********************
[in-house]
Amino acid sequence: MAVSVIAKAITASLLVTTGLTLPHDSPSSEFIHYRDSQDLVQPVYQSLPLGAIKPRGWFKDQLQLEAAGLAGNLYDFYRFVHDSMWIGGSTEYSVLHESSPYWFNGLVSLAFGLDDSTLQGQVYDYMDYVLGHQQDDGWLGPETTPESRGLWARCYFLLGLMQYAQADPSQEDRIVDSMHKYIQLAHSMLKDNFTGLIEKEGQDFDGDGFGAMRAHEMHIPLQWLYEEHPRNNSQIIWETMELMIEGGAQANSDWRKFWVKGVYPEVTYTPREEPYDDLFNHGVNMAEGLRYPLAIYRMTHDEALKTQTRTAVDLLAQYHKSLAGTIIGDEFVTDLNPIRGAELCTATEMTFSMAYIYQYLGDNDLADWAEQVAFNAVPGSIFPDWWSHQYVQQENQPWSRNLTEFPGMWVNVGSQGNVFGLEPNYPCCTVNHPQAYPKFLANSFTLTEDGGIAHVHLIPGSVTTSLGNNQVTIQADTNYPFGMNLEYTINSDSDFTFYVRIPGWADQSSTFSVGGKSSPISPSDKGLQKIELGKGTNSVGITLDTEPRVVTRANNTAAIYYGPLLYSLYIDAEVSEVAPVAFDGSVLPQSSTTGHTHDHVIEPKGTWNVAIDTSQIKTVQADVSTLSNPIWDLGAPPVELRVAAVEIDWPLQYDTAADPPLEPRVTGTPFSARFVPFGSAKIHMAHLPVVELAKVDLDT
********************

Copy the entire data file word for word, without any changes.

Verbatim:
[in-house]
Amino acid sequence: MAVSVIAKAITASLLVTTGLTLPHDSPSSEFIHYRDSQDLVQPVYQSLPLGAIKPRGWFKDQLQLEAAGLAGNLYDFYRFVHDSMWIGGSTEYSVLHESSPYWFNGLVSLAFGLDDSTLQGQVYDYMDYVLGHQQDDGWLGPETTPESRGLWARCYFLLGLMQYAQADPSQEDRIVDSMHKYIQLAHSMLKDNFTGLIEKEGQDFDGDGFGAMRAHEMHIPLQWLYEEHPRNNSQIIWETMELMIEGGAQANSDWRKFWVKGVYPEVTYTPREEPYDDLFNHGVNMAEGLRYPLAIYRMTHDEALKTQTRTAVDLLAQYHKSLAGTIIGDEFVTDLNPIRGAELCTATEMTFSMAYIYQYLGDNDLADWAEQVAFNAVPGSIFPDWWSHQYVQQENQPWSRNLTEFPGMWVNVGSQGNVFGLEPNYPCCTVNHPQAYPKFLANSFTLTEDGGIAHVHLIPGSVTTSLGNNQVTIQADTNYPFGMNLEYTINSDSDFTFYVRIPGWADQSSTFSVGGKSSPISPSDKGLQKIELGKGTNSVGITLDTEPRVVTRANNTAAIYYGPLLYSLYIDAEVSEVAPVAFDGSVLPQSSTTGHTHDHVIEPKGTWNVAIDTSQIKTVQADVSTLSNPIWDLGAPPVELRVAAVEIDWPLQYDTAADPPLEPRVTGTPFSARFVPFGSAKIHMAHLPVVELAKVDLDT